“Grantors love to see partnerships and collaboration,” Farmer said. “A lot of times, you get more points if you’re partnering with another community or with a nonprofit or some sort of agency within your community. That’s an important deal.”

Haygood brought a full understanding of the subject into the room as he has successfully written applications that have gotten grants. The Tuskegee mayor gave the panel a grade of A for its thorough explanation.

“They did a tremendous job,” he said. “For the average mayor/council person here, especially from smaller communities, this is a top session right here because it provided the information to tell them how to go about it, what to be aware of, how responsible to be when you get a grant. It was a powerful session.”

Jones warned the audience to look at the big picture, not just the short-term goal. A grantor will certainly consider how well a city can take what it has received and keep the improvement going.

For example, a grant application for needed equipment should consider how that equipment will be maintained in the future.

“A lot of times, we are so focused on what we need at that particular time, we haven’t thought about what’s going to happen once the grant cycle is over,” she said. “But our funders a lot of times want to see that you have a plan that keeps the project going, or how you’re going to maintain the equipment. They want to make sure that the dollars they gave you are going to continue to have an impact for years to come.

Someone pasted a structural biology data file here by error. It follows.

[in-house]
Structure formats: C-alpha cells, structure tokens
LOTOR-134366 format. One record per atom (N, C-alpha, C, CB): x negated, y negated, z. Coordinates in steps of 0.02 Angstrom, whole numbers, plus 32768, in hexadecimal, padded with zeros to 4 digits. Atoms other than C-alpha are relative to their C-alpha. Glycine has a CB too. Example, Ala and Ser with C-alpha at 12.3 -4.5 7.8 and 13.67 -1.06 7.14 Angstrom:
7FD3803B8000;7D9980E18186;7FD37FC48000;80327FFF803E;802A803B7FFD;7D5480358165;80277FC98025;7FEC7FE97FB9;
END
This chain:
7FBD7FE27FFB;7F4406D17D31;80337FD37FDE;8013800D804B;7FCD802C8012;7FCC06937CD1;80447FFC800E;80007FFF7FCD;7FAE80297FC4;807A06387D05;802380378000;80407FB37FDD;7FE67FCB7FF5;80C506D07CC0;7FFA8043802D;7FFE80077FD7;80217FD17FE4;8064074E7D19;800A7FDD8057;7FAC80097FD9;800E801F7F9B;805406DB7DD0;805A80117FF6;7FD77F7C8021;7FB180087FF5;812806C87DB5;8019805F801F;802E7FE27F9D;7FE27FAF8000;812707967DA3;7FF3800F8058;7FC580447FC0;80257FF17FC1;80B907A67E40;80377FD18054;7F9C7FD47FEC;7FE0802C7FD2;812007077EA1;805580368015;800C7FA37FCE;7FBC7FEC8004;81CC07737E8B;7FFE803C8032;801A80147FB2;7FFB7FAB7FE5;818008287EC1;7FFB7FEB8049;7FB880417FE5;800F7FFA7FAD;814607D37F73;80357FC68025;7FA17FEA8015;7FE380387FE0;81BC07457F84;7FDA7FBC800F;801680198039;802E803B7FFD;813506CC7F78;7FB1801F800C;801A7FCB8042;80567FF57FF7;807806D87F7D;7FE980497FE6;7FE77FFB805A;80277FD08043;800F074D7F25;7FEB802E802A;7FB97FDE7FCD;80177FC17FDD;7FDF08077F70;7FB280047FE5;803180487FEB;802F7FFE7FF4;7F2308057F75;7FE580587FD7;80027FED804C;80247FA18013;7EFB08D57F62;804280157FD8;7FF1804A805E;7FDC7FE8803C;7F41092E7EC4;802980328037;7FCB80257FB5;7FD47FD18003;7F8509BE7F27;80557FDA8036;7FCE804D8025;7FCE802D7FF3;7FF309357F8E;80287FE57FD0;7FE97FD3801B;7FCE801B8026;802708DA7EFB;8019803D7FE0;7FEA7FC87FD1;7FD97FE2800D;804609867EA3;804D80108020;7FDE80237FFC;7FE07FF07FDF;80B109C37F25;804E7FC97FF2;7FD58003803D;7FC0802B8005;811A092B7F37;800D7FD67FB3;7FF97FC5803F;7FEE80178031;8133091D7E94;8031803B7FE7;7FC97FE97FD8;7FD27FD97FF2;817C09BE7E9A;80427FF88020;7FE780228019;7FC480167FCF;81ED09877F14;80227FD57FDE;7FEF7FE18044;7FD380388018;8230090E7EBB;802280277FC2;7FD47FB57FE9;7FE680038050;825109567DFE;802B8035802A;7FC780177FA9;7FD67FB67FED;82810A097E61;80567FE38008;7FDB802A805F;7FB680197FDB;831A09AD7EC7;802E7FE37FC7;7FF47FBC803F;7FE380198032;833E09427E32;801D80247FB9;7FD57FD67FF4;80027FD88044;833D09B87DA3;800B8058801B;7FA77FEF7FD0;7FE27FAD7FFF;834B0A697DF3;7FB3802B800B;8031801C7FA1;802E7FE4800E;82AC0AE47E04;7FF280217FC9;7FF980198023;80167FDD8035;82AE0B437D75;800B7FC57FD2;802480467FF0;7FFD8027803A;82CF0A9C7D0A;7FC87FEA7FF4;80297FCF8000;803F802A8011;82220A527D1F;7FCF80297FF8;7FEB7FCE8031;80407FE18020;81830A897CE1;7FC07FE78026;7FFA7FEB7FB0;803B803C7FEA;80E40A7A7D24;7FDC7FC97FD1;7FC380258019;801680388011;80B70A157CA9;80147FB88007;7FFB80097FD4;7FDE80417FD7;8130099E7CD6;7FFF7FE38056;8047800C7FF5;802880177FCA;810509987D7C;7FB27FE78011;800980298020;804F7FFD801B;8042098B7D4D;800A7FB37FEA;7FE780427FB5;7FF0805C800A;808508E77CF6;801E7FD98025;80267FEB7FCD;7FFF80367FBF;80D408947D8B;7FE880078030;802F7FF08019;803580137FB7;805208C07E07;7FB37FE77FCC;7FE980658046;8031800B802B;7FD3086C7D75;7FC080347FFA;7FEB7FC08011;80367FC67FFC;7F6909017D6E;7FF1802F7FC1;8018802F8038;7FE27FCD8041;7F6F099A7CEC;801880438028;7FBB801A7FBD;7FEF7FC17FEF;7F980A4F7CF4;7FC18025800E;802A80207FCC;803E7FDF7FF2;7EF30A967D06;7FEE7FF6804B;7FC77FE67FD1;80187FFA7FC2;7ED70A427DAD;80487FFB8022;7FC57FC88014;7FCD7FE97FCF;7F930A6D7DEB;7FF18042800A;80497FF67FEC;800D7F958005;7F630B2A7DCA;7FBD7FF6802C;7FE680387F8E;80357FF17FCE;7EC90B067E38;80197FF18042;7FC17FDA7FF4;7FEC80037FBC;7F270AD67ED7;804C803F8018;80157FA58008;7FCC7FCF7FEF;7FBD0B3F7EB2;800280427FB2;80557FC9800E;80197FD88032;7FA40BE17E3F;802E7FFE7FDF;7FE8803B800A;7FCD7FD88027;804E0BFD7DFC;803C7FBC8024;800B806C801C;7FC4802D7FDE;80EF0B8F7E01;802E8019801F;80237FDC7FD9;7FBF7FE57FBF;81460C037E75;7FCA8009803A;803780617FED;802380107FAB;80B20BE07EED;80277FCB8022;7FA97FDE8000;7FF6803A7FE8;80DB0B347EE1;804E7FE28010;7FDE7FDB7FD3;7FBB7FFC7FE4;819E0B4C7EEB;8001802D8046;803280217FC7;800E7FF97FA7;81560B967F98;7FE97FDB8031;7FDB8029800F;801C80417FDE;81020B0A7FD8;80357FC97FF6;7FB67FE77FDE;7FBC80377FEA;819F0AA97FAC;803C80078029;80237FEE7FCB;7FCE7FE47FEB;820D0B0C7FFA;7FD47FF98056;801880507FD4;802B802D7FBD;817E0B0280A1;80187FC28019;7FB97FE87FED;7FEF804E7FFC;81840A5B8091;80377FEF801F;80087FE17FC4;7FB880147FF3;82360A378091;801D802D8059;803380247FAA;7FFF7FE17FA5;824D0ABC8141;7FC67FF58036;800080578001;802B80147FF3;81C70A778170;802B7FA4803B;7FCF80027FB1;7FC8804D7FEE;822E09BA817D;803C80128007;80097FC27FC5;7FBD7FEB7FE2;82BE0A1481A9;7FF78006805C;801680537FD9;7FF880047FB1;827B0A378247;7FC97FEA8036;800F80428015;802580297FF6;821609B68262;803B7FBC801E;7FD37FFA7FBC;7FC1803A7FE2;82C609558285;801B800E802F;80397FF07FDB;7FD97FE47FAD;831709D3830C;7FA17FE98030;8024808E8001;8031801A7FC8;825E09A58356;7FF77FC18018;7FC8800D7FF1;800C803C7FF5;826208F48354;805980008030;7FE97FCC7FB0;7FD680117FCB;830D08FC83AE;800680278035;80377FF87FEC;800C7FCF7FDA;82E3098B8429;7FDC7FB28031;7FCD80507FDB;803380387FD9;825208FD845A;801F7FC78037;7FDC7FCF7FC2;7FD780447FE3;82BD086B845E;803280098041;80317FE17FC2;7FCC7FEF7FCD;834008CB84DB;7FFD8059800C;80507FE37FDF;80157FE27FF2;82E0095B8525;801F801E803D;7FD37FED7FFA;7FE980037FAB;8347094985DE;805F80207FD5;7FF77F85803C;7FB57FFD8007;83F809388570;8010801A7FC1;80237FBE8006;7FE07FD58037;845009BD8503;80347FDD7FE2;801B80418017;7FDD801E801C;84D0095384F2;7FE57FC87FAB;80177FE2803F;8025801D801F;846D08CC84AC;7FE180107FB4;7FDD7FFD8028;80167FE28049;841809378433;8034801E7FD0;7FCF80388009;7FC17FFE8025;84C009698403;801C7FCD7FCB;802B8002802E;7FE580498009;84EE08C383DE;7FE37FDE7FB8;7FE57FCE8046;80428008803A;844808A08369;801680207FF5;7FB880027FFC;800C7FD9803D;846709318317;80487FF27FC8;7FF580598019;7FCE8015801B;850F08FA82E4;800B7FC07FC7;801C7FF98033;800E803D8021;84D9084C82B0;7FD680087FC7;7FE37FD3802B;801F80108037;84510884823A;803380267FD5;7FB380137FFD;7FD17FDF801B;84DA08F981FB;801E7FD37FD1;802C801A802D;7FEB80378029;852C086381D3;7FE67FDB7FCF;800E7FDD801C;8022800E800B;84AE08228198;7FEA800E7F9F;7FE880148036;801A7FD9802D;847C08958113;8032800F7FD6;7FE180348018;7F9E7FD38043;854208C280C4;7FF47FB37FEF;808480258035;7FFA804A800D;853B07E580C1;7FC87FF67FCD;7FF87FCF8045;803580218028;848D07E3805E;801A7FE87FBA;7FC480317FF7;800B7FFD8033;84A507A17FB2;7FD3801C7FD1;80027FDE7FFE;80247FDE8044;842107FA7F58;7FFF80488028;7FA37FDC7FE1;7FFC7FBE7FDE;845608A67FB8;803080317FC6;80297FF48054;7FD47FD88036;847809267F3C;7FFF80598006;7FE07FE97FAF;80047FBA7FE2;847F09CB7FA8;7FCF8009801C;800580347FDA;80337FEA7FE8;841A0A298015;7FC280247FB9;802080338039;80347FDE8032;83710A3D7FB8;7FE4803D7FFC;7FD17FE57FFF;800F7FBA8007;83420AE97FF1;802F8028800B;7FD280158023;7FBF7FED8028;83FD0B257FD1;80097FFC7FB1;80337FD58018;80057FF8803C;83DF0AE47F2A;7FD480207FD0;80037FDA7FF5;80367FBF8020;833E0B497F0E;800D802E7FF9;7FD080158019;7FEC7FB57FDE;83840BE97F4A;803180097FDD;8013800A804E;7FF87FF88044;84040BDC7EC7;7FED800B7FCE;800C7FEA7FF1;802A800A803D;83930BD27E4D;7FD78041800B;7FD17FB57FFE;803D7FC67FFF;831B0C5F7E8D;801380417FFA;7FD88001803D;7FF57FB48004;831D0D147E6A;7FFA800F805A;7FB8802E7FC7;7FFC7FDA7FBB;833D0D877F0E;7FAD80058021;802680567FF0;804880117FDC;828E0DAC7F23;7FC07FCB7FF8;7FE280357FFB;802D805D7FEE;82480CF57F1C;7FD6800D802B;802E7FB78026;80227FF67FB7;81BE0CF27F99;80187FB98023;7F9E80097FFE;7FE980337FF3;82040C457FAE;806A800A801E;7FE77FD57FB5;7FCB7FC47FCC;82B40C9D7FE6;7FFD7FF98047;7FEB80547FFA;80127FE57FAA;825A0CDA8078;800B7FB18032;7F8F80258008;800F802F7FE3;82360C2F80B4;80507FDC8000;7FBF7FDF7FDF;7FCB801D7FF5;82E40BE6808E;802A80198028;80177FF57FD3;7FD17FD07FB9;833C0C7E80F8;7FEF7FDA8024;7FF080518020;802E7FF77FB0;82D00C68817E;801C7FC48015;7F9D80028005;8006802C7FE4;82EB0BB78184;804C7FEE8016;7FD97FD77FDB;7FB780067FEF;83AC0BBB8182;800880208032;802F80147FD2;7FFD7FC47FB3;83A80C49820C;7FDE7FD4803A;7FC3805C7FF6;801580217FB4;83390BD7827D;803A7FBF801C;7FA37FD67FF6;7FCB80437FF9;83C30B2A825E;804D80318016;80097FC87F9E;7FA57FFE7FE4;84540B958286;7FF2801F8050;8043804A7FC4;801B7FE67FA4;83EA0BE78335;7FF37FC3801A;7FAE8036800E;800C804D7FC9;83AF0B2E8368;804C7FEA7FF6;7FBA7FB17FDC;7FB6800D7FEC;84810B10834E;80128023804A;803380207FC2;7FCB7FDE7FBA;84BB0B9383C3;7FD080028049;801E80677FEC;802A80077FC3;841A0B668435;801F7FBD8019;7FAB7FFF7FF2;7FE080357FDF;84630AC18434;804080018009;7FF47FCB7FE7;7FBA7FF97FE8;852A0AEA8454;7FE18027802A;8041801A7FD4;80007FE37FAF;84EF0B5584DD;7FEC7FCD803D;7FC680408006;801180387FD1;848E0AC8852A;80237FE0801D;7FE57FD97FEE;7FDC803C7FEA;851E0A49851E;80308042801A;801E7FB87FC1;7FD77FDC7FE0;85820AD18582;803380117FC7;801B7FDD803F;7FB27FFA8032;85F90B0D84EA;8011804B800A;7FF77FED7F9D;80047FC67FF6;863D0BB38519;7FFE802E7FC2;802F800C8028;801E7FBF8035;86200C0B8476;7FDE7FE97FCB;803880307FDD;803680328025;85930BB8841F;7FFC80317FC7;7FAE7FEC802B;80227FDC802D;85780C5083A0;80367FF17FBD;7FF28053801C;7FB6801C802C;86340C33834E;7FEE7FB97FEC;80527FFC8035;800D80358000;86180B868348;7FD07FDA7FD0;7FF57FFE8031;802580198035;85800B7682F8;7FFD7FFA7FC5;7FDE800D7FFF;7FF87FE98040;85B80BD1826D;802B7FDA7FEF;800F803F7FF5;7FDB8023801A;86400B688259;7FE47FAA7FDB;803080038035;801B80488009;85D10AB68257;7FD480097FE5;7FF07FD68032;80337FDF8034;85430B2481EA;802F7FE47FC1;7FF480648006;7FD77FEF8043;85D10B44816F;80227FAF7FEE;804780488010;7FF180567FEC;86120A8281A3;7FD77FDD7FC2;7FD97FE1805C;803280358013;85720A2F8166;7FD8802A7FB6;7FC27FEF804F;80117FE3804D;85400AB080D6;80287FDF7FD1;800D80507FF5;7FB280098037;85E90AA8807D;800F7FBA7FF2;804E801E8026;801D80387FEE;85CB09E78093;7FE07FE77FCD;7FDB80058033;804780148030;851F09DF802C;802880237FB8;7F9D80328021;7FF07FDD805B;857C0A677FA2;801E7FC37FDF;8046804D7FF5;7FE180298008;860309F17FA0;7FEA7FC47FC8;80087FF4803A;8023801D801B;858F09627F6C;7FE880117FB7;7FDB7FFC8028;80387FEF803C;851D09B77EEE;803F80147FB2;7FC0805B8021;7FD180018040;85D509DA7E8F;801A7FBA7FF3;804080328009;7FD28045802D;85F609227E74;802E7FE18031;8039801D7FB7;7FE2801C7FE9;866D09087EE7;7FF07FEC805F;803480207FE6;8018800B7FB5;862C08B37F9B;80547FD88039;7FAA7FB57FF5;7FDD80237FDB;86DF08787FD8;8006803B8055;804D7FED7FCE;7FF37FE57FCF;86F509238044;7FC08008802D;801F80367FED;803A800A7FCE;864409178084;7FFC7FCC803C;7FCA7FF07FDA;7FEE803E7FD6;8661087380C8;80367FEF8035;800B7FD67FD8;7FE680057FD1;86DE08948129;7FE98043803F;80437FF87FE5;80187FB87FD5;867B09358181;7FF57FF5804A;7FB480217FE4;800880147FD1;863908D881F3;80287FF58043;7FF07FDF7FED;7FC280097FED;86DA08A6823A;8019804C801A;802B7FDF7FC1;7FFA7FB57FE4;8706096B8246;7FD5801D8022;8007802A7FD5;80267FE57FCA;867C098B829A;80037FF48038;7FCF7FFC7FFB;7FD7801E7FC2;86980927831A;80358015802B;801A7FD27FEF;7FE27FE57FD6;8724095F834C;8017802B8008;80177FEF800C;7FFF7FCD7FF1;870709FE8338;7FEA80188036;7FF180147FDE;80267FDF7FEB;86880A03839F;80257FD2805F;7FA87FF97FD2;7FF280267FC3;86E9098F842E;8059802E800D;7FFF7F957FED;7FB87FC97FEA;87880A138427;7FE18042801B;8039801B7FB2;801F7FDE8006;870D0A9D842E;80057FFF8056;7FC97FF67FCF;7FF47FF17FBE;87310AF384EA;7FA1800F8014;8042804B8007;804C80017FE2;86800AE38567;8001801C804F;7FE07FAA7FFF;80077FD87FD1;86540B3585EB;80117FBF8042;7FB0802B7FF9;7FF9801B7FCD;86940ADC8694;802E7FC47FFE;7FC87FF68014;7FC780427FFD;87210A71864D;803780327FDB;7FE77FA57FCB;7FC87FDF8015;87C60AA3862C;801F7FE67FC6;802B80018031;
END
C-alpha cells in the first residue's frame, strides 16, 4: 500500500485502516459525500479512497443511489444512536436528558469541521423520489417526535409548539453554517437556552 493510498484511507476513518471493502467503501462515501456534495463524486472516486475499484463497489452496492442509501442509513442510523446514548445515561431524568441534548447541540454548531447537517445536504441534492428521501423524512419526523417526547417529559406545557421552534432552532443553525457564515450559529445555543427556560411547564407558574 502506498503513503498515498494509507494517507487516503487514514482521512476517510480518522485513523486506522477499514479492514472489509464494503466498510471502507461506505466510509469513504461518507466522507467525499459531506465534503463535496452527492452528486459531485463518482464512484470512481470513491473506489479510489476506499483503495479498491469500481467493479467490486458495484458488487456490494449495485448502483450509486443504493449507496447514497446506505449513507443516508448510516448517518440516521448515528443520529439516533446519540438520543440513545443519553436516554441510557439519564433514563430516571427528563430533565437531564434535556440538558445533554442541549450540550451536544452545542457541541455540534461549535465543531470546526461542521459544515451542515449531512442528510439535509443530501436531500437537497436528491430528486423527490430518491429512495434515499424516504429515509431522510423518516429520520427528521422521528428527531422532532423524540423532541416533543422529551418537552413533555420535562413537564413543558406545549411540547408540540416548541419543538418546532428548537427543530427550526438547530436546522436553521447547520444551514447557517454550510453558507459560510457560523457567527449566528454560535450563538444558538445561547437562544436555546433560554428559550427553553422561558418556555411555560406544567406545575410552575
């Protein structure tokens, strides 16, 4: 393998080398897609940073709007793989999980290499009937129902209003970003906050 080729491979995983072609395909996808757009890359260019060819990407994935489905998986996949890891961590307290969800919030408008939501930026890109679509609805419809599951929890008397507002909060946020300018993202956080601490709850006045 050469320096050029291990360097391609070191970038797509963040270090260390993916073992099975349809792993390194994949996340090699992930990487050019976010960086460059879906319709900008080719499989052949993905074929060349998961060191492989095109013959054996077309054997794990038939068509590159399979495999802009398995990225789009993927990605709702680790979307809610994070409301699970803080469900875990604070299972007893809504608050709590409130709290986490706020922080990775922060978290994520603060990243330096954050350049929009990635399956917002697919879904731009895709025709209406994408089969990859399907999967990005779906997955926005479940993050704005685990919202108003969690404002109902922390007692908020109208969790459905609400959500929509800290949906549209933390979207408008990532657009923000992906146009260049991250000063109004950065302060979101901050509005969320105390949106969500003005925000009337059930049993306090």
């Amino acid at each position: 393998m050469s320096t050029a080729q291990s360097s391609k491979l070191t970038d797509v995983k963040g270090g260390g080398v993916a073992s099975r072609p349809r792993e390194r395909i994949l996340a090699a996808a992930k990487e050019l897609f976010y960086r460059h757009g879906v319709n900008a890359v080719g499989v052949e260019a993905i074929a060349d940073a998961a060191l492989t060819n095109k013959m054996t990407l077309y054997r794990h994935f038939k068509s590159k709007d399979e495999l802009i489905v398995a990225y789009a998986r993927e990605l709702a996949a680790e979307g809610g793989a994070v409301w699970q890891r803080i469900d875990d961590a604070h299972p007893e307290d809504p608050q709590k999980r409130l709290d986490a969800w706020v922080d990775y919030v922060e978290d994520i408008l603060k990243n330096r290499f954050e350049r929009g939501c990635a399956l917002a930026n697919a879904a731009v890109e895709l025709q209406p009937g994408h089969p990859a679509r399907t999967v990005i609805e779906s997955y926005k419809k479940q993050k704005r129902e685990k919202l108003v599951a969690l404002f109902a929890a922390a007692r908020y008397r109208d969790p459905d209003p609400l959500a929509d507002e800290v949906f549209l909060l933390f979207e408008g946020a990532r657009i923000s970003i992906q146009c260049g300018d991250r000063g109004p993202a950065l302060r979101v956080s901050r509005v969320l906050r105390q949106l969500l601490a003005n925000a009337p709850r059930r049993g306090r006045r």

“That’s what we mean when we’re talking about sustainability,” Jones continued. “They really want to see that their dollars continue to provide quality-of-life investment or anything else that helps the community, but they want to make sure that they continue to have an impact.”

“Often, there’s strategic planning that happens before you even identify grant programs,” she said. “You’ve gone through some process in which a collection of people have said that a project is important. You get that buy-in and that agreement, then you find a funding source.”

It might take a city one month, two months or three months to develop their grant application, Kraft said. Once the application is submitted, the applicant likely won’t hear back for another six months.

“Even after you hear back, the money might not actually be released for another three months,” she said. “You started your project two years after you initially started thinking about doing it. That’s really what I think any organization going after grants has to keep in mind.”

McAndrews spoke to Alabama Power’s focus on community development through grant connections.

“Funding is often the main barrier to community initiatives coming to fruition,” McAndrews said. “We understand this challenge and want to support communities throughout the grant writing process. Helping communities identify the funding and resources available, how to prepare for and submit for that funding, and how to make the best use of it is vital to help communities meet their goals.”

(Courtesy of Alabama NewsCenter)